Phase behavior of polymer/mosquito repellent system PLA/DEET
The phase diagram of the binary polymer/mosquito repellent system poly (lactic acid) (PLA) and N,N-diethyl-3-methylbenzamide (DEET) has been established for the purpose of screening the potential use of biodegradable PLA as drug-delivery reservoir for DEET. Crystallization-induced solid-liquid (S-L) phase separation occurs on sufficiently slow cooling of liquid solutions containing crystallizable PLA at temperatures slightly higher than ambient. Non-isothermal crystallization starts spherulitically at point-like nuclei, followed by dendritic crystal growth due to depletion of crystallizable polymer in the solution in the later stage. Continue reading “Talk by C. Sungkapreecha at MLU (September 5, 2017)”
Thermophoretic trapping of single molecules
We recently developed a tool which confines Brownian motion by generating temperature gradients – the actual fuel of Brownian motion – with the help of plasmonic structures. The physical phenomenon behind this trapping principle is known as thermophoresis or Ludwig-Soret effect. We are also able to control the number of particles interacting in our trap using an optical feedback algorithm which allows us to set up completely new types of bio-molecular interaction dynamics assays.
I will present results of a single λ-DNA molecule whose center of mass (COM) was trapped. Continue reading “Talk by T. Thalheim at UL (August 15, 2017)”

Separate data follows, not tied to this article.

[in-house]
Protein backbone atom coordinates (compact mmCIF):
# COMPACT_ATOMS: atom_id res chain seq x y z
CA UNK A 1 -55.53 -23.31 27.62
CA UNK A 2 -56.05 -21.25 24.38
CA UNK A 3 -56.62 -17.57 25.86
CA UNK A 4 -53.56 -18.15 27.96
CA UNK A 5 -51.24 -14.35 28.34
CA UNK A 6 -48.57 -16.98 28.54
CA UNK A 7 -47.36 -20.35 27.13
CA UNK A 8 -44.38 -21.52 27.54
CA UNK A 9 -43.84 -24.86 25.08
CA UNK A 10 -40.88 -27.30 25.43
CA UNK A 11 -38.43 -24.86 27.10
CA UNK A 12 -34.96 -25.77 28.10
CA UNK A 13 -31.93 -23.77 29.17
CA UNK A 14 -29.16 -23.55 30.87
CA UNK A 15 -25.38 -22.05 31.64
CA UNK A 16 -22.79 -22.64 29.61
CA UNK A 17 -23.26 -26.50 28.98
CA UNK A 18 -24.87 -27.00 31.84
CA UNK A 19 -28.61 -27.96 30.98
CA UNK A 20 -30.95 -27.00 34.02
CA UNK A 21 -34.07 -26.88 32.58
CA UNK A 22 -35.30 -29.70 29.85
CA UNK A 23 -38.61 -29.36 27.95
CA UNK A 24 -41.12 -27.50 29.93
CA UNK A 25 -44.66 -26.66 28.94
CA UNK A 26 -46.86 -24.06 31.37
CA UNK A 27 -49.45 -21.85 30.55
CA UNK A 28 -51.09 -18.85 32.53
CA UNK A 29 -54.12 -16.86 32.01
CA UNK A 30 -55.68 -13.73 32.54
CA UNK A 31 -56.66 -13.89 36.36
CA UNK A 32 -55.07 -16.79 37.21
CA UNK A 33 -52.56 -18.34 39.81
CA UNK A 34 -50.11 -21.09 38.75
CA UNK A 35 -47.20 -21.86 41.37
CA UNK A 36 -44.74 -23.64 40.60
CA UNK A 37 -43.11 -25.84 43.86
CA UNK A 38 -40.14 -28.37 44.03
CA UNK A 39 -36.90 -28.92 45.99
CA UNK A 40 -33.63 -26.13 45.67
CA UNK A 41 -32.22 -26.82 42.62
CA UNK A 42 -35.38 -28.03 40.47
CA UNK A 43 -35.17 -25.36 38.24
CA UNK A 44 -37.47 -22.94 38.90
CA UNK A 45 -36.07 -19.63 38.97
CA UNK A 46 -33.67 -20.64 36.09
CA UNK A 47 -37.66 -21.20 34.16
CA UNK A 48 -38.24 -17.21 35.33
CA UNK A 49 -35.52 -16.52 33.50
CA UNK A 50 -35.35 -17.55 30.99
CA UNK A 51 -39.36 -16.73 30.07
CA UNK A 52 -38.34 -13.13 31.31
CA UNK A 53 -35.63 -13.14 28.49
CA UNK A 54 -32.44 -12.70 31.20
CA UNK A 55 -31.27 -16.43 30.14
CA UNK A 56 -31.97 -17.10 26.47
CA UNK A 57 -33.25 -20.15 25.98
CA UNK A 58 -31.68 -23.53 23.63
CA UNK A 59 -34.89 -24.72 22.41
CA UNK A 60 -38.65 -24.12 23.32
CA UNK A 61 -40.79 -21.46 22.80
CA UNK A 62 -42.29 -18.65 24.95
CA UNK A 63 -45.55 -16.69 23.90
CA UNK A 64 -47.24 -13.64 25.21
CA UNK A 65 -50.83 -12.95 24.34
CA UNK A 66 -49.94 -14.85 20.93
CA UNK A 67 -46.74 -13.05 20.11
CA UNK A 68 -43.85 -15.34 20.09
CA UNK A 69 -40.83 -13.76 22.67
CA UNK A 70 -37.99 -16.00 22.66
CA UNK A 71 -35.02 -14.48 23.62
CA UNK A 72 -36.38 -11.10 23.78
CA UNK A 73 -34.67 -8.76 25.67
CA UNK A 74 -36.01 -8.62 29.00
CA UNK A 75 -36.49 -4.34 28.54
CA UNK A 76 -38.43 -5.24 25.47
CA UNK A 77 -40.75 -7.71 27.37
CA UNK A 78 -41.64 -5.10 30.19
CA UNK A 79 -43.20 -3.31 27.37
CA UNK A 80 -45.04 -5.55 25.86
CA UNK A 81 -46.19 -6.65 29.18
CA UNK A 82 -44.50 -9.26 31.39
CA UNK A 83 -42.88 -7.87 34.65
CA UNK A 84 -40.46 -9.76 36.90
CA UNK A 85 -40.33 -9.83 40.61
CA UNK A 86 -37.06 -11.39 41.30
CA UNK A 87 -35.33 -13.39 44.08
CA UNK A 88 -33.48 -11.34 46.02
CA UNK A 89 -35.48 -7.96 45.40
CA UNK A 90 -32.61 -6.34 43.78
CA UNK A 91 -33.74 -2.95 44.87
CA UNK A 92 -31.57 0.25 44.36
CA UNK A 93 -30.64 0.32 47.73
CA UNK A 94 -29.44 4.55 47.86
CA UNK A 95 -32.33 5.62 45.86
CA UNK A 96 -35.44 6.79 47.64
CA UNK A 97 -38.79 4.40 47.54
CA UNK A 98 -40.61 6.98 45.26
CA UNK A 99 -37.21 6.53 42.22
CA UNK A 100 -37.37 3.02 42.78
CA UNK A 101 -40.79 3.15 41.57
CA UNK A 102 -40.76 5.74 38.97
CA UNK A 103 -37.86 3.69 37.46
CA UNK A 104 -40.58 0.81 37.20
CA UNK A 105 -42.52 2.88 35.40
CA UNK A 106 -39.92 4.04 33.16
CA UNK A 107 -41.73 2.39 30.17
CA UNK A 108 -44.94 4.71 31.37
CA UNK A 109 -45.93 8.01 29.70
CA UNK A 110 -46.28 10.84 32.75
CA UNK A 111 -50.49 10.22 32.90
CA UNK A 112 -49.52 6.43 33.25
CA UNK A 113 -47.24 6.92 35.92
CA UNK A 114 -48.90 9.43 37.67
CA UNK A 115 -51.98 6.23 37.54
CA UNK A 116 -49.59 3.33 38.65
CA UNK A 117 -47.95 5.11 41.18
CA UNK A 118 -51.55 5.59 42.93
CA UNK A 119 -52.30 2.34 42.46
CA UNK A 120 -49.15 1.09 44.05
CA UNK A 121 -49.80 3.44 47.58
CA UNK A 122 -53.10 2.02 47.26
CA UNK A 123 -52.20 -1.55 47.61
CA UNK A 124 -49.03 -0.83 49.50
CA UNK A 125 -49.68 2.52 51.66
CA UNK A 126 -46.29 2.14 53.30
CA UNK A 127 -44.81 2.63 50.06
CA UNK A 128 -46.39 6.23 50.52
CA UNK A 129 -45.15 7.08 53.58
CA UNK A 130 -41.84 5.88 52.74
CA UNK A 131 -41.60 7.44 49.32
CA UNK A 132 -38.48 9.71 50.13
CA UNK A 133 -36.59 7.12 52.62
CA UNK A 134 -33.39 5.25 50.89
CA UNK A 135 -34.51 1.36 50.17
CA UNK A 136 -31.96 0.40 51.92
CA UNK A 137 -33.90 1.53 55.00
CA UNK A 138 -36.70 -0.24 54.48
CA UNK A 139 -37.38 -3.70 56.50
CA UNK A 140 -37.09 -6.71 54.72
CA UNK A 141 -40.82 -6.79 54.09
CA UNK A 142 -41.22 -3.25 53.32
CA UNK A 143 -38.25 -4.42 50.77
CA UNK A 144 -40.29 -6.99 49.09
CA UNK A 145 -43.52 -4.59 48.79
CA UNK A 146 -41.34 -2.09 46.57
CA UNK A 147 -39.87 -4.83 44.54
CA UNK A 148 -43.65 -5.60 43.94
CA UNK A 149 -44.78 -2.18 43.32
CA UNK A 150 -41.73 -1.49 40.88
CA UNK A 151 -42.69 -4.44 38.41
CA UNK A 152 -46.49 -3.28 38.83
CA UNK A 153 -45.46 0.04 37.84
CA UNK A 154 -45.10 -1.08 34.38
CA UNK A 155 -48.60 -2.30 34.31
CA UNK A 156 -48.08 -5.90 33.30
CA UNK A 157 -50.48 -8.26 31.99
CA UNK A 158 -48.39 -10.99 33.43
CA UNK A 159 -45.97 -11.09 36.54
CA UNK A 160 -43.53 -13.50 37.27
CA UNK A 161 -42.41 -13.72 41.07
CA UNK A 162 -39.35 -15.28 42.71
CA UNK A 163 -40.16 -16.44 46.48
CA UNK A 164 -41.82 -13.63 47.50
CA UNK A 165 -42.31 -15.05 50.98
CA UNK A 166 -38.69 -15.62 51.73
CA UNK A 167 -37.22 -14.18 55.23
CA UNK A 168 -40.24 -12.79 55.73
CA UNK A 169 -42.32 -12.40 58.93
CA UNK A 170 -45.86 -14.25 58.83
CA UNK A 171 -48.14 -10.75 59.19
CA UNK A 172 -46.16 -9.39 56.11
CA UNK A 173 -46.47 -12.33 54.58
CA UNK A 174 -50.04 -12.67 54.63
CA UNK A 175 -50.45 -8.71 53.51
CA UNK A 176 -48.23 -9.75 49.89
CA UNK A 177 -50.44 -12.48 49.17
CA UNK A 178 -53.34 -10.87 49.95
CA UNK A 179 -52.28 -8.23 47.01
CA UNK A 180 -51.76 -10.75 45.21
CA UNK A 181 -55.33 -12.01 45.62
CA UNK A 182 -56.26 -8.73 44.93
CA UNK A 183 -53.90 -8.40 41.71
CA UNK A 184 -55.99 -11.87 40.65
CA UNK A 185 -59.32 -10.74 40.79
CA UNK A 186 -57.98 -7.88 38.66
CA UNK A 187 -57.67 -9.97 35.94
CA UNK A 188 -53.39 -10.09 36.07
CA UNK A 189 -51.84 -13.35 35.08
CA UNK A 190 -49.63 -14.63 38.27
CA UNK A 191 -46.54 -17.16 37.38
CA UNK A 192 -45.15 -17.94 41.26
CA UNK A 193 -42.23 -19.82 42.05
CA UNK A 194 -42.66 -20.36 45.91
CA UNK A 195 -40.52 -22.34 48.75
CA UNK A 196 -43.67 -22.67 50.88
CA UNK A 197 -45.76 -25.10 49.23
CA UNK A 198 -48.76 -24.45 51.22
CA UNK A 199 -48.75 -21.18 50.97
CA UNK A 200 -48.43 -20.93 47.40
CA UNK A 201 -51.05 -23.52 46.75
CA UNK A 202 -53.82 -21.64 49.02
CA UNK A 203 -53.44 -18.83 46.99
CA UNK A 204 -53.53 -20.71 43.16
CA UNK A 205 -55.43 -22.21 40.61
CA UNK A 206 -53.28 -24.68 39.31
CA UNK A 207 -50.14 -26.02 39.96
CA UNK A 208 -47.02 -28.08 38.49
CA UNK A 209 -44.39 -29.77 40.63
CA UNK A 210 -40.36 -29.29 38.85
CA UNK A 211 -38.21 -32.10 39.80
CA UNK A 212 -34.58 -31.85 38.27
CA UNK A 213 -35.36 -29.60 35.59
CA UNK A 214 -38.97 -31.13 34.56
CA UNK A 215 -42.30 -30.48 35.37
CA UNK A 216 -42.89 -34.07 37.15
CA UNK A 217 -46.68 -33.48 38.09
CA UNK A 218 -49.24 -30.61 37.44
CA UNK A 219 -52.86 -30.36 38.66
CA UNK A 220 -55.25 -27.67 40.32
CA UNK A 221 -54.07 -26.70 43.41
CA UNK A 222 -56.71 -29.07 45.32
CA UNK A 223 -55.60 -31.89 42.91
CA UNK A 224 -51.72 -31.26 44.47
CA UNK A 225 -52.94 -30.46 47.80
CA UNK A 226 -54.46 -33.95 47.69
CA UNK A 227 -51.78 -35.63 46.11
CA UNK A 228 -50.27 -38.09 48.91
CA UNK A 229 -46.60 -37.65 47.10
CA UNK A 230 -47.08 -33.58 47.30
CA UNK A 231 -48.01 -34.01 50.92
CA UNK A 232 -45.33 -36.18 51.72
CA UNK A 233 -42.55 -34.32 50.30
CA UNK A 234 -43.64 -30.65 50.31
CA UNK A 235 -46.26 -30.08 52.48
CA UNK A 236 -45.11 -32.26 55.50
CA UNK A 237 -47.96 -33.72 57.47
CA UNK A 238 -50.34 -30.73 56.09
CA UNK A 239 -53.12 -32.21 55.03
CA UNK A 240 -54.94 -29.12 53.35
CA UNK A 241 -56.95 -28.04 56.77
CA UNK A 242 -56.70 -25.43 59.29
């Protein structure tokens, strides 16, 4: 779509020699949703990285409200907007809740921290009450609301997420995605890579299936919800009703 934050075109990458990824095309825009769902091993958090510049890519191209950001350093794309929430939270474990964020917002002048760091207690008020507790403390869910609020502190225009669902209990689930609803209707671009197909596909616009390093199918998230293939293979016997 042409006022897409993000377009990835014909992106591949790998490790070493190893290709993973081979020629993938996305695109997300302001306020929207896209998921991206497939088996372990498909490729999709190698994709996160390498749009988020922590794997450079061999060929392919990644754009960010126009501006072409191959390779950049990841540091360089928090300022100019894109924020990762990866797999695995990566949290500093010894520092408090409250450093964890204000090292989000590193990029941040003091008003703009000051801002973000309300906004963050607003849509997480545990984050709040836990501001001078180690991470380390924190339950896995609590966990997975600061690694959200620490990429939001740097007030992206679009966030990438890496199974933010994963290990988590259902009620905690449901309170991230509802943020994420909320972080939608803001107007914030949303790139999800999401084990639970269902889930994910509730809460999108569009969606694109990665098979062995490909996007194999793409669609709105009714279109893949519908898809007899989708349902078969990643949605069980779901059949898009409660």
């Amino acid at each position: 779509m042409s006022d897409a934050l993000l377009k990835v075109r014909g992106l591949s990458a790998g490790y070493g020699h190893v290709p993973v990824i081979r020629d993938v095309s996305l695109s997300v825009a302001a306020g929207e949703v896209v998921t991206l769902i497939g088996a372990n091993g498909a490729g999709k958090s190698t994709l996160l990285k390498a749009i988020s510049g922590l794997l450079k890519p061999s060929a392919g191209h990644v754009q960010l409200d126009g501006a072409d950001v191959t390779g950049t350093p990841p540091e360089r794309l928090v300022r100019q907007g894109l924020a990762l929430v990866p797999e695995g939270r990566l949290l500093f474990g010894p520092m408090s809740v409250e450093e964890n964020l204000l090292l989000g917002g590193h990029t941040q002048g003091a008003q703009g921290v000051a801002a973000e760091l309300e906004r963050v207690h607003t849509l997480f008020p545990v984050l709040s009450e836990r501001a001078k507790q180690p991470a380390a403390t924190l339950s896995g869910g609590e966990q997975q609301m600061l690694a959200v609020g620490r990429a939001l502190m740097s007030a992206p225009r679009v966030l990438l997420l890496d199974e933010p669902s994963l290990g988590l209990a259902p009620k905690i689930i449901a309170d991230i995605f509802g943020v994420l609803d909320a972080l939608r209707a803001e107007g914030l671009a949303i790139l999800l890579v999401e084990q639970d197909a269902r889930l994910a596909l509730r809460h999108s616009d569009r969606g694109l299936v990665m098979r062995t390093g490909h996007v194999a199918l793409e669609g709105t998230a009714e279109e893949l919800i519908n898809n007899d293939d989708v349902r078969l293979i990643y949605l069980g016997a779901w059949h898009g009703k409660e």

NMR investigations of dynamics in the different phases of semicrystalline polymers
The melt-crystallized morphology of semicrystalline polymers strongly depends on the diverse dynamics in the amorphous and crystalline region. The connections between structure formation and dynamics of polymer chains are investigated with SAXS and NMR spectroscopy, respectively, comparing polymers with and without intracrystalline dynamics (crystal-mobile and crystal-fixed). Proton time-domain techniques enable the analysis of the phase components, the intracrystalline and the amorphous phase dynamics. Continue reading “Talk by M. Schäfer at MLU (July 18, 2017)”
Amyloid peptide aggregation near gold interfaces and membranes
The aggregation of peptides into amyloid fibrils, desired or undesired, plays an important role in biological systems. Amyloid-forming peptides are soluble in its native state and aggregate under certain circumstances via intermediates to insoluble fibrils with characteristic cross-β-sheet structure. This aggregation is believed to be connected with several neurodegenerative disorders such as Alzheimer’s disease (AD). However, it is not yet clear if the oligomeric intermediates or the mature fibrils are the toxic species or if amyloid fibrils are just a side product in the development of these diseases.
Continue reading “Talk by T. John at UL (June 13, 2017)”
Effects of the αC-relaxation for PEO and POM: Impact on Crystallization Process, Morphology and Reorganization Behavior
Depending on the presence or absence of an αC-relaxation it is possible to distinguish between crystal-mobile and crystal-fixed semi-crystalline polymers. Only crystal-mobile polymers own a certain chain mobility in the crystalline phase. In contrast to the crystal-fixed polymer Polycaprolactone (PCL), we analyze the impact of the αC-relaxation for two representatives of αC-mobile polymers, Polyethylenoxide (PEO) and Polyoxymethylene (POM), using different methods like SAXS and Flash-/DSC.